US judge narrows currency rigging lawsuit against seven banks, but declines to dismiss cases

PUBLISHED : Wednesday, 21 September, 2016, 7:20am
UPDATED : Wednesday, 21 September, 2016, 7:20am

The US judge overseeing litigation accusing 16 banks of rigging prices in the US$5.3 trillion-a-day foreign exchange market on Tuesday narrowed but refused to dismiss lawsuits against Deutsche Bank, Morgan Stanley, and five other large banks that have yet to settle.

US District Judge Lorna Schofield in Manhattan dismissed antitrust claims against the seven remaining banks arising out of some transactions executed outside the United States, and claims based on transactions conducted before December 1, 2007.

She also dismissed claims under the Commodity Exchange Act for false reporting, and based on transactions conducted on foreign exchanges. Schofield said the remaining claims survived.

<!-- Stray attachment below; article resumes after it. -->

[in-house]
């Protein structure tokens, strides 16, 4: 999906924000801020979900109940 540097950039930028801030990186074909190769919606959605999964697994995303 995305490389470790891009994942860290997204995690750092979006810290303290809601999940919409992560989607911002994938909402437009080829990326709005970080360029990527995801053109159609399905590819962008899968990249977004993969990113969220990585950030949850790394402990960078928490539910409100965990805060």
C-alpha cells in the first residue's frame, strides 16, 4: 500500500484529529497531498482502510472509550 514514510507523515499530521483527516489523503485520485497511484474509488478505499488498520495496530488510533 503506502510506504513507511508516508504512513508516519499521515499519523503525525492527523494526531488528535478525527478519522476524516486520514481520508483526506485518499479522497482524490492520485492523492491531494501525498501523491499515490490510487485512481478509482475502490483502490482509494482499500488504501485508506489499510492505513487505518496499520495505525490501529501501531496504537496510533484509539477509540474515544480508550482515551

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The complaint “plausibly pleads both that artificial prices existed on FX exchanges,” causing investors to pay more, “and that this artificiality was caused by defendants’ actions,” Schofield wrote in a 56-page decision.

Investors accused Bank of Tokyo-Mitsubishi UFJ, Credit Suisse, Deutsche Bank, Morgan Stanley, Royal Bank of Canada’s RBC Capital Markets, Societe Generale and Standard Chartered Bank of conspiring to manipulate key foreign currency benchmark rates including the WM/Reuters Closing Spot Rates, or the Fix.

Traders were accused of using chat rooms with names such as “The Cartel,” “The Bandits’ Club” and “The Mafia” to communicate, and manipulating prices through such tactics as “front running,” “banging the close” and “painting the screen.”

RBC had no immediate comment. The other banks declined to comment.

A lawyer for the investors had no immediate comment, saying he was still reviewing the decision.

Last December, Schofield granted preliminary approval to more than $2 billion of settlements with nine other banks over related claims.

These banks included Bank of America, Barclays, BNP Paribas, Citigroup, Goldman Sachs, HSBC, JPMorgan Chase, Royal Bank of Scotland and UBS.